Raising children is more expensive than ever. Luckily, many of those costs can be turned into tax deductions and credits that can save you hundreds or even thousands on your 2019 federal income tax return. 

Here’s a few of the best tax benefits that may help your family this tax season.

Child Tax Credit

Recent changes in tax law have made the Child Tax Credit a much more effective way to reduce your family’s 2019 tax liability, not to mention give your tax refund a real shot in the arm this coming tax season. 

If you’re within a lower-to-moderate income tax bracket, you may now qualify for up to $2,000 for each qualifying child—as well as up to $500 of nonrefundable credit for any eligible dependents other than your children. 

What’s more: the updated CTC makes up to $1,400 of that tax credit refundable, meaning you could possibly get a refund on what’s left over after the credit has reduced your tax to zero.  

You may be eligible for the full Child Tax Credit if:

  • Your modified adjusted gross income (MAGI) is under $400,000 (for married filing jointly) or $200,000 (for everyone else).
  • Your child or qualifying dependent is 16 or younger at the end of the year.
  • You’ve paid 50% or more of the qualifying child’s support in 2019.
  • Your child or dependent has lived with you for half the year or more.
  • Your child can’t file a joint return.

Earned Income Tax Credit

As far as federal income tax deductions go, the Earned Income Tax Credit is one of the most advantageous, particularly for families in low-to-moderate income ranges. Depending on your income and number of children, the EITC may result in significant tax savings for your family when it’s time to file.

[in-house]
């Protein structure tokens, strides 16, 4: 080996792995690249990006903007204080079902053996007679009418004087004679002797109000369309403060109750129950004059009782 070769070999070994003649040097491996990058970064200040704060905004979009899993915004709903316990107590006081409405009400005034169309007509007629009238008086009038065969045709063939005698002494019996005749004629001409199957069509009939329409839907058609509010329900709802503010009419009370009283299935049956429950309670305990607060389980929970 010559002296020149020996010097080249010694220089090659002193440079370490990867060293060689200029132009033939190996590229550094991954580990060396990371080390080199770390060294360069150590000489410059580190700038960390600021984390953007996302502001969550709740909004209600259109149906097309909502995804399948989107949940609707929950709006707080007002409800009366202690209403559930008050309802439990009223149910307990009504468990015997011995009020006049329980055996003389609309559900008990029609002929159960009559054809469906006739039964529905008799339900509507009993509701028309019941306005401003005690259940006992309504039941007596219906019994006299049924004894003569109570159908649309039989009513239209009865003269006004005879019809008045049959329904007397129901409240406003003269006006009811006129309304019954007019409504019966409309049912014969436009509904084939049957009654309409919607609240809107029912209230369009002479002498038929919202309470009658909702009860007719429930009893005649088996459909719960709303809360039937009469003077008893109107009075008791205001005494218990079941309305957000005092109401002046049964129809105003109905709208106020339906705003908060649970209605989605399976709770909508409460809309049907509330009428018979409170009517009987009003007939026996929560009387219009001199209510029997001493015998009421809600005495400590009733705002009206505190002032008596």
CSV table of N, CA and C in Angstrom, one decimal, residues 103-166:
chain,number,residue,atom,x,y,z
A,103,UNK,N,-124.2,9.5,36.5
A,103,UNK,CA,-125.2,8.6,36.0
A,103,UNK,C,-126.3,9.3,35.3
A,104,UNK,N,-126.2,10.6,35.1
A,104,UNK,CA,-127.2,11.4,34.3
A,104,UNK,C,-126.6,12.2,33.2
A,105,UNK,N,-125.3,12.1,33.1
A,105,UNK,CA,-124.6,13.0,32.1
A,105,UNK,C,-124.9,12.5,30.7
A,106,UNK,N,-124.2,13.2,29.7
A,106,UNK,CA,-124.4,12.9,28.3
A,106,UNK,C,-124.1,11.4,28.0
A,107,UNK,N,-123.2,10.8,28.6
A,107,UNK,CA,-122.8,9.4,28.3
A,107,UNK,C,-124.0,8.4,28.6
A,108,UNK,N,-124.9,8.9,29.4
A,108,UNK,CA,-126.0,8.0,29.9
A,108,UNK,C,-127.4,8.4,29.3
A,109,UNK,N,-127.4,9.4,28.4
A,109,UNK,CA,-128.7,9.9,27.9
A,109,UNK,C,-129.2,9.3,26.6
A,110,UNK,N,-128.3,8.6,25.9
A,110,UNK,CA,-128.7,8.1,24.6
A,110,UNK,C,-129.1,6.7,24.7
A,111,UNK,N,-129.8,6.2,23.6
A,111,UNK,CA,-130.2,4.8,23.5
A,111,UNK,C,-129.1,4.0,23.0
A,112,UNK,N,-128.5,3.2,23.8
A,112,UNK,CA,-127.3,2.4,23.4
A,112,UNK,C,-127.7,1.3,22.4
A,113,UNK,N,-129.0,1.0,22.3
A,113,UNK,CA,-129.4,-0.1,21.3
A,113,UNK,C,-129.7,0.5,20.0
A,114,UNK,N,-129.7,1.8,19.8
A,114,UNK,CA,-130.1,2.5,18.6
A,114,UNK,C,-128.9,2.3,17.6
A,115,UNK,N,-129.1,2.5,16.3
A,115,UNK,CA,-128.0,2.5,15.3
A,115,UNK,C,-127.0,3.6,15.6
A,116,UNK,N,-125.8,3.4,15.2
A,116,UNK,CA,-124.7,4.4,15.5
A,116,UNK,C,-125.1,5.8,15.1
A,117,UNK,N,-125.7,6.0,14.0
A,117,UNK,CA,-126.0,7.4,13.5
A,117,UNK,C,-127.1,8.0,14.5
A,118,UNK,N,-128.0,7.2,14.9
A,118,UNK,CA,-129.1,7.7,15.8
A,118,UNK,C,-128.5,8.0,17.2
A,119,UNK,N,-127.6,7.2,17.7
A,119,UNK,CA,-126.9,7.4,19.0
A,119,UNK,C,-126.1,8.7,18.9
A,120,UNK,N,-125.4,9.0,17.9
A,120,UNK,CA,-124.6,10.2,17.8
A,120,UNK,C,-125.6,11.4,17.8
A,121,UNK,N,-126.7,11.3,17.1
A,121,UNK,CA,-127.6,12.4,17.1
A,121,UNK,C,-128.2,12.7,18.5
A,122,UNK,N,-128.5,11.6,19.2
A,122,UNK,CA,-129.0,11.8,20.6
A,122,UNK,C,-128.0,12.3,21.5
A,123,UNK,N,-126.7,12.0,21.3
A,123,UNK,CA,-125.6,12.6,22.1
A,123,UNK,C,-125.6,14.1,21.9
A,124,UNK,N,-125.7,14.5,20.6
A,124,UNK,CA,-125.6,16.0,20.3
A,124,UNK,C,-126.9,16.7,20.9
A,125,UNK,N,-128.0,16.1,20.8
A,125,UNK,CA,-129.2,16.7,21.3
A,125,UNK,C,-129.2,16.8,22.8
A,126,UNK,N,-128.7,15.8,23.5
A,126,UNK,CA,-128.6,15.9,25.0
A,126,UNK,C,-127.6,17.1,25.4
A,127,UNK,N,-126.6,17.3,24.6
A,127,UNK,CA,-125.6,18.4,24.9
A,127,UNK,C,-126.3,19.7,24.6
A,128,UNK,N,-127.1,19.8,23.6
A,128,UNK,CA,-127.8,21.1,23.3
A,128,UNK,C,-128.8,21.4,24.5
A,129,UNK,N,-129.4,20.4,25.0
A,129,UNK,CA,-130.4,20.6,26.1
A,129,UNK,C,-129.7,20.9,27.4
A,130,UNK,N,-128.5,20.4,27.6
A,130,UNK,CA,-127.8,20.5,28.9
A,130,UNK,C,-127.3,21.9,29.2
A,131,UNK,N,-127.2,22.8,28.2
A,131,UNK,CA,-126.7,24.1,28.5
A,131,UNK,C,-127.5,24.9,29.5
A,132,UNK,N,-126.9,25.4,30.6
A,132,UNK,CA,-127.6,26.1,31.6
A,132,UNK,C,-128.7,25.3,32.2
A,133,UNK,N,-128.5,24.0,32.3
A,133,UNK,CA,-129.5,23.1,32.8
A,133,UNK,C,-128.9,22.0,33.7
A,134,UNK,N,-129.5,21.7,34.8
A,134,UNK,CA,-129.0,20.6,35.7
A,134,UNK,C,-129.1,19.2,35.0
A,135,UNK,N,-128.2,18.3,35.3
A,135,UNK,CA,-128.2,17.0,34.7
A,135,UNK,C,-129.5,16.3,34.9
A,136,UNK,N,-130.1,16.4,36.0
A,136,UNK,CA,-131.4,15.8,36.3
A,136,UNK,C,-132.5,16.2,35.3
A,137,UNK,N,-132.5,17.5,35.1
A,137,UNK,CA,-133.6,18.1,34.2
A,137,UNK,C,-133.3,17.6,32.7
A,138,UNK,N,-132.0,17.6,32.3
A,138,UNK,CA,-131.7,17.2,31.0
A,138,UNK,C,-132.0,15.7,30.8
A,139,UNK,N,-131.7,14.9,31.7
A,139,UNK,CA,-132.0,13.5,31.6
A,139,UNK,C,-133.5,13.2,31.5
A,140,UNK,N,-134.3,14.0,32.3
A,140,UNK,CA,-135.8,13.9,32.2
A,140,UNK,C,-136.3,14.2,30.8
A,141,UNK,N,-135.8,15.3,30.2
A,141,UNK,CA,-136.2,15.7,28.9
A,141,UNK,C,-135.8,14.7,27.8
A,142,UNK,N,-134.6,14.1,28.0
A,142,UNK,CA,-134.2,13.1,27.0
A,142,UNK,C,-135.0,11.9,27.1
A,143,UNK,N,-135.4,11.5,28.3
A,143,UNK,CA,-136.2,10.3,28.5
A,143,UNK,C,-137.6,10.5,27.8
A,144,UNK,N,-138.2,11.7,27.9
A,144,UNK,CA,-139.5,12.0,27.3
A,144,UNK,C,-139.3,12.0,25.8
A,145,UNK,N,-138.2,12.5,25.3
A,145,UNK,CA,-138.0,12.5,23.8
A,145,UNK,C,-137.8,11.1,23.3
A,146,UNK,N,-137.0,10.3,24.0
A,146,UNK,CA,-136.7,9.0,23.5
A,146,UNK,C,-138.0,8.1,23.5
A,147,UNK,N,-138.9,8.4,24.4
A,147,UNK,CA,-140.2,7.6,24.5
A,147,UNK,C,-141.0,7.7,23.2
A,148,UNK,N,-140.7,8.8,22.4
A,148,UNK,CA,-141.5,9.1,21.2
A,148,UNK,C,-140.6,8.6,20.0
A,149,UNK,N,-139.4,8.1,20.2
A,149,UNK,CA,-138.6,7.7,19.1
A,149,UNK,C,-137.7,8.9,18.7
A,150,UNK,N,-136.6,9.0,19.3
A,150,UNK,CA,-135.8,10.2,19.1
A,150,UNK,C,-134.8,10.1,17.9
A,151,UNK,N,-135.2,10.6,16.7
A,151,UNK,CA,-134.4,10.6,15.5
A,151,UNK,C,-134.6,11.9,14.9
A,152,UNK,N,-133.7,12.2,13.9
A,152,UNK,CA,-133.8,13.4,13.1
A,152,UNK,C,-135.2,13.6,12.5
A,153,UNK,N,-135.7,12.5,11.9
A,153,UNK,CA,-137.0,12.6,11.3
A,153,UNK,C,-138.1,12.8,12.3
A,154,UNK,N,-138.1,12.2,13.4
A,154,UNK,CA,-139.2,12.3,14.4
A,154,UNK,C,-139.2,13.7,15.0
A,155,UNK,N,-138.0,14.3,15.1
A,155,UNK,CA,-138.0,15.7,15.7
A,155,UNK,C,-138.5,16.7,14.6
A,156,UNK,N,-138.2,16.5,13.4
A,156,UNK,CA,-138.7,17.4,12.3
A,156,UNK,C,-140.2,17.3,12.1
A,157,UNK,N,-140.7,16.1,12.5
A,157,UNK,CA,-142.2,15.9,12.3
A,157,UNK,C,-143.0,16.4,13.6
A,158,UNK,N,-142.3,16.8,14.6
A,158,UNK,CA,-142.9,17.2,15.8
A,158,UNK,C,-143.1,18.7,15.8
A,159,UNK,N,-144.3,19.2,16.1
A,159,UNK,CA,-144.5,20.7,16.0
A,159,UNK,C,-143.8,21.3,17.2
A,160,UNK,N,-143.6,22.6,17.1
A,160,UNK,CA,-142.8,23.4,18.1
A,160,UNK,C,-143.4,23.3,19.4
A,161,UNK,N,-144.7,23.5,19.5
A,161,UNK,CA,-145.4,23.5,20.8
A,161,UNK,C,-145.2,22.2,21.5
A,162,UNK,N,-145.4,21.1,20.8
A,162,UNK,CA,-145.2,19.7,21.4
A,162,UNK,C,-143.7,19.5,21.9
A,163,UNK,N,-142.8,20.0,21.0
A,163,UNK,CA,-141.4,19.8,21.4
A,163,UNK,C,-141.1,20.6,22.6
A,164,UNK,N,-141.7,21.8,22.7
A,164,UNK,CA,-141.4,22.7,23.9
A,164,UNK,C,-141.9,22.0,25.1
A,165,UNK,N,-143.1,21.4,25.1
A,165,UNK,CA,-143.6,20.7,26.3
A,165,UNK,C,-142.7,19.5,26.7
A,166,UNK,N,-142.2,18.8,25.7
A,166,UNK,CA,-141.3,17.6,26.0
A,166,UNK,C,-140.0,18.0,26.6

Maximum earned income credits you may claim for 2019:

$529 – no children & max earnings (AGI) of $15,570 (single or head of household) or $21,370 (filing jointly)

$3,526 - 1 child & max AGI of $41,094 (single or head of household) or $46,884 (filing jointly)

$5,828 – 2 children & max AGI of $46,703 (single or head of household) or $52,493 (filing jointly)

$6,557 – 3 or more children & max AGI of $50,162 (single or head of household) or $55,952 (filing jointly)

The EITC is a refundable tax deduction, resulting in a potential refund on any amount after your tax burden is reduced to zero.

How do I qualify for the Earned Income Tax Credit?

To qualify for the EITC in 2019, you must:

  • Have made at least $1 in earned income.
  • Have made no more than $3,600 in investment income.
  • File a return with the IRS, even if you owe no federal tax or have no legal obligation to file a return. 
  • Not file as married filing separately.
  • Not file Form 2555 (foreign earned income) or Form 2555-EZ. 

Child and Dependent Care Tax Deduction

Daycare expenses can add up fast. But they can also translate into a huge tax saver at the end of the year, allowing you to take a sizable chunk out of your 2019 tax bill. 

With the Child and Dependent Care Credit, you can claim anywhere from 20% to 35% of up to $3,000 of childcare costs you paid for any child under 13. This includes care for any other qualifying dependent, incapacitated parent or spouse you paid for so you could work or find work during the year.